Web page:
History of Anzac Biscuits

Contrary to popular belief, Anzac biscuits, while very much associated with Anzac Day commemorations, weren’t eaten at Gallipoli.

It has been believed that a rolled oats biscuit was sent to the Western Front, although it wasn’t widespread. In fact, Standard Army biscuits, also known as “Anzac tiles” differ from the popular Anzac biscuit we know today – the former were rock hard, tooth-breaking hard.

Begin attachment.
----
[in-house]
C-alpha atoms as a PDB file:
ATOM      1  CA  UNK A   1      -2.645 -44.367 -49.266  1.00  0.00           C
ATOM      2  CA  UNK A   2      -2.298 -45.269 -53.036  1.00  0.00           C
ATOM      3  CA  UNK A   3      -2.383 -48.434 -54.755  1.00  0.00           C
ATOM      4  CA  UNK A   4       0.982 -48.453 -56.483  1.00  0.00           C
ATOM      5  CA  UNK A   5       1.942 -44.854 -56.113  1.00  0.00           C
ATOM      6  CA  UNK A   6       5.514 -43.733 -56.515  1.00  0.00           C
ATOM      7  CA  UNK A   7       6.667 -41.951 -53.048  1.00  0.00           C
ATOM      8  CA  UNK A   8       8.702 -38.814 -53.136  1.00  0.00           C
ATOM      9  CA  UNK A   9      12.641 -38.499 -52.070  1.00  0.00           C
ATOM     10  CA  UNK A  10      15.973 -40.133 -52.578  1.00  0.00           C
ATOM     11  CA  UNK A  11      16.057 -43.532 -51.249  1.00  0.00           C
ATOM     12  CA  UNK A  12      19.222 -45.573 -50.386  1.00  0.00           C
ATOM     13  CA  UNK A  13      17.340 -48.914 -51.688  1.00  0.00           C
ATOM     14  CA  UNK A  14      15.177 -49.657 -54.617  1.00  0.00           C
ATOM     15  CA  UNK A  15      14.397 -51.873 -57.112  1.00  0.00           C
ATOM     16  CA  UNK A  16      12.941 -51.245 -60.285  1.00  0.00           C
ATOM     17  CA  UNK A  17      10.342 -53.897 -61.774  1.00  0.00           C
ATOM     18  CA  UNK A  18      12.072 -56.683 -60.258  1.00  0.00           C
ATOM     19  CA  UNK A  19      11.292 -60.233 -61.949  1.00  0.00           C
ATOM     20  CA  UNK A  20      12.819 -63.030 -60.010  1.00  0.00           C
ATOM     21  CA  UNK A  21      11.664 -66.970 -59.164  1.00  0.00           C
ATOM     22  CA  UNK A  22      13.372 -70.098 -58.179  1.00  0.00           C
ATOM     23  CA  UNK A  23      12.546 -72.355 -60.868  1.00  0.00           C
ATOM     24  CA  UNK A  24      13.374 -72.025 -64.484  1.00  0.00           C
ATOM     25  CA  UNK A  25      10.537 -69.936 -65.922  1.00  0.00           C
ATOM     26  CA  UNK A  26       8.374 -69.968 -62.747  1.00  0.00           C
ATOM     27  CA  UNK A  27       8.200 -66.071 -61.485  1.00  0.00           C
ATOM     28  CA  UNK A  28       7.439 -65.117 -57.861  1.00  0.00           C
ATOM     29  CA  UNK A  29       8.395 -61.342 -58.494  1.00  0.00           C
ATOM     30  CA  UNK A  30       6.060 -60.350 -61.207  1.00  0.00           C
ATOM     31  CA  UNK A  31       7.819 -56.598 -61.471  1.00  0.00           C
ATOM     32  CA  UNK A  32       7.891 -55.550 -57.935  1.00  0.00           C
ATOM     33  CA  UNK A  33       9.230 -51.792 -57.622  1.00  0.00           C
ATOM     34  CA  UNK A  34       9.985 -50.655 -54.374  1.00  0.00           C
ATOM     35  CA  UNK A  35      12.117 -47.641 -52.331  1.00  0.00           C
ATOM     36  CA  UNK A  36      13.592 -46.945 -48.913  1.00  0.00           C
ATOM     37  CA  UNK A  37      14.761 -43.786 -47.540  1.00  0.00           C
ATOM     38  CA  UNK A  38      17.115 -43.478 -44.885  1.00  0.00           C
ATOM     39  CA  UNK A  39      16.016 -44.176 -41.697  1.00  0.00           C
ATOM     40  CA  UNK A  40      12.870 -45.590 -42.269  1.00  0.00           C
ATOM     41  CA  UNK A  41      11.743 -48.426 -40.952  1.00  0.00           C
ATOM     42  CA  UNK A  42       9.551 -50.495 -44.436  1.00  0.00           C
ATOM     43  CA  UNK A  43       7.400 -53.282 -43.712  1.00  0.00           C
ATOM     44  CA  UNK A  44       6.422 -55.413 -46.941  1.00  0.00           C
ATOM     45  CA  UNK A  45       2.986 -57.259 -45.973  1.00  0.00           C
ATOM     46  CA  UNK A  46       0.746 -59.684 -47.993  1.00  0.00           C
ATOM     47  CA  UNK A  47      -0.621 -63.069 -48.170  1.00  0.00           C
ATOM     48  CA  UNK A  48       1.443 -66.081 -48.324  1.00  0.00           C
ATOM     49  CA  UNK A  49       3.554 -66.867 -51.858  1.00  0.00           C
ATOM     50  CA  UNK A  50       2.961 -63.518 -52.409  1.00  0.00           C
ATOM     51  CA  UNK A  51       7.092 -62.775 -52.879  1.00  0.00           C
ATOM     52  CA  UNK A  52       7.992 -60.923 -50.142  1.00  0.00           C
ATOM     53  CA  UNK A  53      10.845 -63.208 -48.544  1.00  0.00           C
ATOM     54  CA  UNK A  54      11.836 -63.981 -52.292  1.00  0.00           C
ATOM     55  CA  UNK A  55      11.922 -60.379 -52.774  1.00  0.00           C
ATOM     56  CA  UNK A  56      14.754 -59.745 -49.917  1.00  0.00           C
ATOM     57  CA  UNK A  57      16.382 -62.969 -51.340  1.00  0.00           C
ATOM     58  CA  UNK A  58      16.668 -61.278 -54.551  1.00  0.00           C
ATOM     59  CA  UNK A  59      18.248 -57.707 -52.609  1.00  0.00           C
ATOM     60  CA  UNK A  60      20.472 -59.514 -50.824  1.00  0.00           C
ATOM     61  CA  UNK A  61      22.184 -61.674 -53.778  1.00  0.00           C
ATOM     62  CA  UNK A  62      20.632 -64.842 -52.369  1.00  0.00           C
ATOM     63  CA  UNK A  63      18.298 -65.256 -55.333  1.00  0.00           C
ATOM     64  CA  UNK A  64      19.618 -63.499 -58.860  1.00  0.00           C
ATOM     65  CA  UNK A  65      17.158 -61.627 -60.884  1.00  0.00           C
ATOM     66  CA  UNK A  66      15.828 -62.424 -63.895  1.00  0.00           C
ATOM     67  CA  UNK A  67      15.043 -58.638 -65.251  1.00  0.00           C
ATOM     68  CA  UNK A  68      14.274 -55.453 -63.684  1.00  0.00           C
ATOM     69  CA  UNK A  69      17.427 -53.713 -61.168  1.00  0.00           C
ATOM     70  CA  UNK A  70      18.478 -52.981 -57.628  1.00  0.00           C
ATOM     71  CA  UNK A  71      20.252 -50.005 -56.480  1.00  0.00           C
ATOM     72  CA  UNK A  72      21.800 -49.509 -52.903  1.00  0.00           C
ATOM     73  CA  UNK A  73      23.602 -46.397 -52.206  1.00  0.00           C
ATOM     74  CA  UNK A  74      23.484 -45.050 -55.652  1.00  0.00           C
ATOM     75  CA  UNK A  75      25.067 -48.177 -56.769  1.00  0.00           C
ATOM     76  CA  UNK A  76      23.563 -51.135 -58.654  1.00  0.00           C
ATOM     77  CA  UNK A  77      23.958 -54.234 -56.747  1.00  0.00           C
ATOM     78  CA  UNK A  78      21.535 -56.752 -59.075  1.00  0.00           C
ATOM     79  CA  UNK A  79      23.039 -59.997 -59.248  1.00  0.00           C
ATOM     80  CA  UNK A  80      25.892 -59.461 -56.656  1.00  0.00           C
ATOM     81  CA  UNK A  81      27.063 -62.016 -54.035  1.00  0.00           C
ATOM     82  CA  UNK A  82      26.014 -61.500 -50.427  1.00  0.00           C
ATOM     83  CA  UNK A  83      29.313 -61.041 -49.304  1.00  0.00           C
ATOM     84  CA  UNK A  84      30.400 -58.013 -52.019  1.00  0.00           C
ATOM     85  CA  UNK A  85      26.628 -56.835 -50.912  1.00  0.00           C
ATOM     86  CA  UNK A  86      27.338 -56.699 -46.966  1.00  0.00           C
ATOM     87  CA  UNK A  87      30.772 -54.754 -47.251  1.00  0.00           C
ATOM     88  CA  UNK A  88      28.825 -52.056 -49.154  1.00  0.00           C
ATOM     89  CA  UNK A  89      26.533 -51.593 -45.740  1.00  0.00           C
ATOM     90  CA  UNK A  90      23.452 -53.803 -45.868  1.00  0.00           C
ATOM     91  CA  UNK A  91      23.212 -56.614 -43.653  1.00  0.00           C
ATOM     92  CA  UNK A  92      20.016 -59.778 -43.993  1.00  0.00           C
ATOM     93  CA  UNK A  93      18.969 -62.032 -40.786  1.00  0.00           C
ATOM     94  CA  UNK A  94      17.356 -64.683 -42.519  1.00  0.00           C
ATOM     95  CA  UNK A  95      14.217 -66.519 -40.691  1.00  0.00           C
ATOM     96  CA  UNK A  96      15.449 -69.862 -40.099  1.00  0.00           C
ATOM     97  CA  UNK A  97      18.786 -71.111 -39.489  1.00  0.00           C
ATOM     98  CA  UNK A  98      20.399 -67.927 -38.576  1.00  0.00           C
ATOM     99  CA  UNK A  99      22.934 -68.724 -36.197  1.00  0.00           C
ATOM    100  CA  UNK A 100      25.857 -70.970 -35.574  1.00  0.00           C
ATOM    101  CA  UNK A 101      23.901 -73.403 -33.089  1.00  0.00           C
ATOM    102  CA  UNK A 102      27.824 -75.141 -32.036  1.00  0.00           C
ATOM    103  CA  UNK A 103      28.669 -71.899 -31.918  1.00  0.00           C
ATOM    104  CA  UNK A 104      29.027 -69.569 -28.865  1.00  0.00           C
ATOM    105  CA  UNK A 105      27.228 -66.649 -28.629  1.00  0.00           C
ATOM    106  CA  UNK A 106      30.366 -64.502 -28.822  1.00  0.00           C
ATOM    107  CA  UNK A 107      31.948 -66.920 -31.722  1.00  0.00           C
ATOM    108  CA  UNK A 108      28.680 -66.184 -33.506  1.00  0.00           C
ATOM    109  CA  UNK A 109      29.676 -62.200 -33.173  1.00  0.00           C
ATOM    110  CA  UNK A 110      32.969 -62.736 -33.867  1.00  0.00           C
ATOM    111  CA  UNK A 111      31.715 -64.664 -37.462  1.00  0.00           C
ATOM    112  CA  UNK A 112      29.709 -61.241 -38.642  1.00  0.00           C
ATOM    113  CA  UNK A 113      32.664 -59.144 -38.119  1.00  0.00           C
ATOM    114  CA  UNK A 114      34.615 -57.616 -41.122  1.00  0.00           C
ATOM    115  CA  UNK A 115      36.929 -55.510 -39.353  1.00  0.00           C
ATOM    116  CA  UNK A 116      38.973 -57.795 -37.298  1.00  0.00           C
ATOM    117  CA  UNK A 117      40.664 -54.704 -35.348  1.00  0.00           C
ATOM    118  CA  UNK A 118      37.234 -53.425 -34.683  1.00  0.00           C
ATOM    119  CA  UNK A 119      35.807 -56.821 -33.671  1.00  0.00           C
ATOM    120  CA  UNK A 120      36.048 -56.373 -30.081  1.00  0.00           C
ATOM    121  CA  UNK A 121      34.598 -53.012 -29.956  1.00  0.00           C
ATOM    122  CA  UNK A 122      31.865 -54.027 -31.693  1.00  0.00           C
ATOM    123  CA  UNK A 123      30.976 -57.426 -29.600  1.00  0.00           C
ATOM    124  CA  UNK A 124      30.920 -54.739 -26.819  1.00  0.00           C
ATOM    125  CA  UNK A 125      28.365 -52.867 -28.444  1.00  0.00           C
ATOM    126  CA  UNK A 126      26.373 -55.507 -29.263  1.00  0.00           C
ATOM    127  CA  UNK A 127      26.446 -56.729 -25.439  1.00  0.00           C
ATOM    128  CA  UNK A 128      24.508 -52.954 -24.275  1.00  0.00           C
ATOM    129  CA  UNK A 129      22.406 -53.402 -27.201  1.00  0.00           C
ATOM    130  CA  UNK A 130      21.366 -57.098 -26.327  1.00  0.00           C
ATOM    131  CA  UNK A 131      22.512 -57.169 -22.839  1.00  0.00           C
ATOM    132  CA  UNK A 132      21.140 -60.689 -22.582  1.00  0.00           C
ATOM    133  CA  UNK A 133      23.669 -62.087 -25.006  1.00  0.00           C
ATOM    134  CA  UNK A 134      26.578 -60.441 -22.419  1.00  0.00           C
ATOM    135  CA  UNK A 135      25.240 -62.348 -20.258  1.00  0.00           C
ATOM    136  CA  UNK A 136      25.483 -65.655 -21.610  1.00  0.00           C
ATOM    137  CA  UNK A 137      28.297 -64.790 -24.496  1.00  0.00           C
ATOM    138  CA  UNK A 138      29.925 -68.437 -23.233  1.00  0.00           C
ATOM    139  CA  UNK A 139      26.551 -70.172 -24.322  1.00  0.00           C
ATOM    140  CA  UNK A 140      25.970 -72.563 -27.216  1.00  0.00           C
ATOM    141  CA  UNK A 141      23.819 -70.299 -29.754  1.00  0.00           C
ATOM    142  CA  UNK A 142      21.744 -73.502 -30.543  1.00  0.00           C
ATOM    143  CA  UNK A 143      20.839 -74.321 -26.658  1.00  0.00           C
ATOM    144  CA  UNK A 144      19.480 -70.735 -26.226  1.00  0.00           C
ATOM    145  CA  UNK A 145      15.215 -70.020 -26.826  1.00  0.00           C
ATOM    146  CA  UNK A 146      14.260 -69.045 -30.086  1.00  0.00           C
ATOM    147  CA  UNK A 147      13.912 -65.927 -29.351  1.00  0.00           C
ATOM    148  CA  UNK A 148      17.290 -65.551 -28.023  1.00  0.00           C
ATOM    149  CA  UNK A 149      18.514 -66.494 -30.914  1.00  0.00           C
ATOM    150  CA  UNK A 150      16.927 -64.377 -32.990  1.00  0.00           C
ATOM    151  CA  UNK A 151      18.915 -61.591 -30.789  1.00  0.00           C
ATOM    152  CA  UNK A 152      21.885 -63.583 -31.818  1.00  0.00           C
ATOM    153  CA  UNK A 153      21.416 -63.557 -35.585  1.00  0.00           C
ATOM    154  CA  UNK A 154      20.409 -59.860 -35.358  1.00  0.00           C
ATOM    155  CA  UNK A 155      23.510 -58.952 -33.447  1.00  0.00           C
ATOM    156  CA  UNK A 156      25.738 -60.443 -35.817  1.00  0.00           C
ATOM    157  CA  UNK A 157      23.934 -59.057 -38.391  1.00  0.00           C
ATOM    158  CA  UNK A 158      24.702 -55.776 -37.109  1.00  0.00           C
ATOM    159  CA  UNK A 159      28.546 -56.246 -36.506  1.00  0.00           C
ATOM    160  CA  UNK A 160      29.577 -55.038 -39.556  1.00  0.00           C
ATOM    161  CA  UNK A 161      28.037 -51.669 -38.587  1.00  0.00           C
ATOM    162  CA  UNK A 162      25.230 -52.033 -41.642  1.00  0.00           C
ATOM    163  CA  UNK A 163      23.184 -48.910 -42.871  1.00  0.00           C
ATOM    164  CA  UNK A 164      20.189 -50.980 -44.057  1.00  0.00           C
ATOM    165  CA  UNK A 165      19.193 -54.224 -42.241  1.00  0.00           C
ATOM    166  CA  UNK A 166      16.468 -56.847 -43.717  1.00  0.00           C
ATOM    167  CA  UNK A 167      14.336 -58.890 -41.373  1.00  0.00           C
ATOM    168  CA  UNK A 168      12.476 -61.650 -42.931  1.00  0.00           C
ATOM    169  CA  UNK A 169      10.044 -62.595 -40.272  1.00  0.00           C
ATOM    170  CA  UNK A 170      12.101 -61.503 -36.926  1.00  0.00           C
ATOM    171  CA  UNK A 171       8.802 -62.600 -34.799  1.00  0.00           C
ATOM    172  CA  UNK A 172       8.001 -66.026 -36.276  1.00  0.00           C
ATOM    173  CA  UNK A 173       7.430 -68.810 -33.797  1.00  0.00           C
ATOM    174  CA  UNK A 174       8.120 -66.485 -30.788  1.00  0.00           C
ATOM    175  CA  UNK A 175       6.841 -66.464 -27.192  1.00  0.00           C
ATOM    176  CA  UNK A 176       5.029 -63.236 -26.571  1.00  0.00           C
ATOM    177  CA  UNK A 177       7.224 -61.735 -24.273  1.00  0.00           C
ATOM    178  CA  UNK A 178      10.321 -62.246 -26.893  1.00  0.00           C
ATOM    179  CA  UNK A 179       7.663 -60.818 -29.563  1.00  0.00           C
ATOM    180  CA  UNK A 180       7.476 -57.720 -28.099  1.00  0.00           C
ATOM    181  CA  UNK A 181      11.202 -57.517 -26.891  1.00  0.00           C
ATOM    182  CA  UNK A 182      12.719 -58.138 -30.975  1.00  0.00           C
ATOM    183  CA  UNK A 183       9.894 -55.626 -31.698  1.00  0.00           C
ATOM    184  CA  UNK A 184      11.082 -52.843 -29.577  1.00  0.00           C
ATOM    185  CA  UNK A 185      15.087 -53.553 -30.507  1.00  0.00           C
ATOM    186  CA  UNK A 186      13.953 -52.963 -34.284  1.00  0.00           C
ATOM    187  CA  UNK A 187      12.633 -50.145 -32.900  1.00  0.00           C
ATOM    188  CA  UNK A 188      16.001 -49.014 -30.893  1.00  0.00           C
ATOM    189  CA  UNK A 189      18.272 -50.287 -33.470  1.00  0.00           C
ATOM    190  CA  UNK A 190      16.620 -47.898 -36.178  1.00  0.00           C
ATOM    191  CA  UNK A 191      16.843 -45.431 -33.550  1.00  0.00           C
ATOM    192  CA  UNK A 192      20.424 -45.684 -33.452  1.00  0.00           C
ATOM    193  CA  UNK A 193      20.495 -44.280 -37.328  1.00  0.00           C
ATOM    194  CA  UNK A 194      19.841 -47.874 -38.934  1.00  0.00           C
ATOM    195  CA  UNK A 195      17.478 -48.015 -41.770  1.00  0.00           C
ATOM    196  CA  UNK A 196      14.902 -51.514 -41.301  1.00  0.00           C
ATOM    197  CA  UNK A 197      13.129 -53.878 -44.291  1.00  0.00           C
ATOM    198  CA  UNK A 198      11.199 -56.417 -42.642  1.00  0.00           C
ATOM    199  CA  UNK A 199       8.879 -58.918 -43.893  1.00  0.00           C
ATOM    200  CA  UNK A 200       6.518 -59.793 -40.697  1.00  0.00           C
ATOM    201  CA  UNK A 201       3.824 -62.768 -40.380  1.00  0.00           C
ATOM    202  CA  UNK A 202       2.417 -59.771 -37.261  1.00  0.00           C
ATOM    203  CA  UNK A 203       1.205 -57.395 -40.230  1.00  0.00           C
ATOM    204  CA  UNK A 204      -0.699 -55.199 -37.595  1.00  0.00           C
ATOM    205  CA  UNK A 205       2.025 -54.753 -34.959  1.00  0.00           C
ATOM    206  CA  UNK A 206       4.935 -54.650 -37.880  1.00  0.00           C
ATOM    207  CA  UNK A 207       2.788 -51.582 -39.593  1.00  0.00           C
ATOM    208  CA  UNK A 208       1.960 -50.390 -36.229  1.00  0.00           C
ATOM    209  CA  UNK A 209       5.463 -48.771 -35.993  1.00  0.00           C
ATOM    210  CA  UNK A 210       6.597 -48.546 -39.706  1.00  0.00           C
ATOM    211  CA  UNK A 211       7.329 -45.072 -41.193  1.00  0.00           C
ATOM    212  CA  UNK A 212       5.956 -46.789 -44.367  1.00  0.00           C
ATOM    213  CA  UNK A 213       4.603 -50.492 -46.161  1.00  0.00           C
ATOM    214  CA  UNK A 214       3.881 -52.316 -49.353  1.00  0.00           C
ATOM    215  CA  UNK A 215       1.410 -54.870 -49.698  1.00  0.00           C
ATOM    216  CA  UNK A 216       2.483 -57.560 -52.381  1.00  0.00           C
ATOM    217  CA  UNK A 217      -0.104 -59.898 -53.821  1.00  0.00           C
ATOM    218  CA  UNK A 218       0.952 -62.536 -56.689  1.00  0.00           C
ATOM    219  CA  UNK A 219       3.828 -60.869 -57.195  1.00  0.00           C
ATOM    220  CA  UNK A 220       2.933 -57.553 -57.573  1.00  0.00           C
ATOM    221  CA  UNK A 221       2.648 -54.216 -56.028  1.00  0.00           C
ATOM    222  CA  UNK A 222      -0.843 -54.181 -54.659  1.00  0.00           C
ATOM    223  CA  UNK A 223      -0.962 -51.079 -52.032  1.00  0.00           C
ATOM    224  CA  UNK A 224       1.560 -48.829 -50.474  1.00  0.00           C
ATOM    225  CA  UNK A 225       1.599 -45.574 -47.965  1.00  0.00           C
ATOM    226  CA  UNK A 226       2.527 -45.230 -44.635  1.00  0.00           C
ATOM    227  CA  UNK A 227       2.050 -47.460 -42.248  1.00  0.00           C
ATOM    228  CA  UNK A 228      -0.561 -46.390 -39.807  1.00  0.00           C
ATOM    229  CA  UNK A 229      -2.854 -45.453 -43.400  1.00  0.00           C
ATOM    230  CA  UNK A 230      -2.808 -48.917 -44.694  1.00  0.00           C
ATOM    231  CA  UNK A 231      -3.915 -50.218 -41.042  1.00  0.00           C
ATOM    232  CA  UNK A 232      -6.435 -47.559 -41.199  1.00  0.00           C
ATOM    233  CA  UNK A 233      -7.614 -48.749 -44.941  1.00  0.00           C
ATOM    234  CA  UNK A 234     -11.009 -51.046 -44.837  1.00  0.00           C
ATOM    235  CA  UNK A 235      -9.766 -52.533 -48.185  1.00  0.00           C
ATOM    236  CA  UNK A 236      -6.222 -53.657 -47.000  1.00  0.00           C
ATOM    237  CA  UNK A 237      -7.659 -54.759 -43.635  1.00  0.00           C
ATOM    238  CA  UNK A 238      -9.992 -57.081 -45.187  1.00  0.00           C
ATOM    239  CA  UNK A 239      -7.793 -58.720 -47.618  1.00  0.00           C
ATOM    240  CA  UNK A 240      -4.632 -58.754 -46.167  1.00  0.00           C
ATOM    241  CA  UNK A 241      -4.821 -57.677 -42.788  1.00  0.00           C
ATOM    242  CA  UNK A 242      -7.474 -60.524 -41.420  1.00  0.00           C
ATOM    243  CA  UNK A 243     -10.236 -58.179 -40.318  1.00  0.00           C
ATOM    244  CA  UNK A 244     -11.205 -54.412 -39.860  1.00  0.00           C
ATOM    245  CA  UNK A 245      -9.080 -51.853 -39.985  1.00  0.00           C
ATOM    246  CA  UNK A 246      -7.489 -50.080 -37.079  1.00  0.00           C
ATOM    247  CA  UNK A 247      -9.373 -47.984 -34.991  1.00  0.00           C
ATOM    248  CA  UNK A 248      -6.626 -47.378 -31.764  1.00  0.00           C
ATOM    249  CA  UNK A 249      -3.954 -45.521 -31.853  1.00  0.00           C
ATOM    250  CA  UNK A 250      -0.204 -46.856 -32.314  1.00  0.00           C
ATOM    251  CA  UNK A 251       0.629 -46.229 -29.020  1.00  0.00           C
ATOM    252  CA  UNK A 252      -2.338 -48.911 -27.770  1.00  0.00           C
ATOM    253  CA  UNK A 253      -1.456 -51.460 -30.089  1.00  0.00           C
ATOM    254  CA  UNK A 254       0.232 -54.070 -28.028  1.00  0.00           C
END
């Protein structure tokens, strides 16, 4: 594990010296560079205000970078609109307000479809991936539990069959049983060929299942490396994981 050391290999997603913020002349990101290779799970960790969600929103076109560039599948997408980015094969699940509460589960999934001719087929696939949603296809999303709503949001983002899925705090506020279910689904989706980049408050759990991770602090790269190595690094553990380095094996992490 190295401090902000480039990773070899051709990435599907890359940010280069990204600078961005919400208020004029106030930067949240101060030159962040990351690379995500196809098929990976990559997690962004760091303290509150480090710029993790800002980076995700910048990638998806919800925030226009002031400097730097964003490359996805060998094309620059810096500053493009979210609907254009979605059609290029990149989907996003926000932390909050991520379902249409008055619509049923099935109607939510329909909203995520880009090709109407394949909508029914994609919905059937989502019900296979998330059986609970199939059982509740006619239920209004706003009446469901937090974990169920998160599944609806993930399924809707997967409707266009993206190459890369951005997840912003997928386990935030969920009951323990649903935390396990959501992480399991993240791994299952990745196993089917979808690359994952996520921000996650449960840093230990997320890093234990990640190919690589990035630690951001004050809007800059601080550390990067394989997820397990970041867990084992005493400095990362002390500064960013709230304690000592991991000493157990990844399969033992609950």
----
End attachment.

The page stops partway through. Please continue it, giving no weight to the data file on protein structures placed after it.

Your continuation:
Anzac biscuits became popular when sold at fetes and public events to help fundraise for the war effort. Some 6.5 million pounds was raised for the New Zealand war effort.

After WW1, the legend of the Anzac biscuit began. The recipe was spread far and wide and first published in a cookbook in 1921.

Ingredients were basic and designed to be nutritional and long lasting: rolled oats, sugar, flour, butter and golden syrup (no eggs).  The recipe has since evolved to contain desiccated coconut and baking soda.

Adding a twist to a classic, our Jammy Anzac Cookies combine traditional ingredients with a few extras. The combination of oat, coconut, pistachio nuts and jam, make for a wholesome snack.

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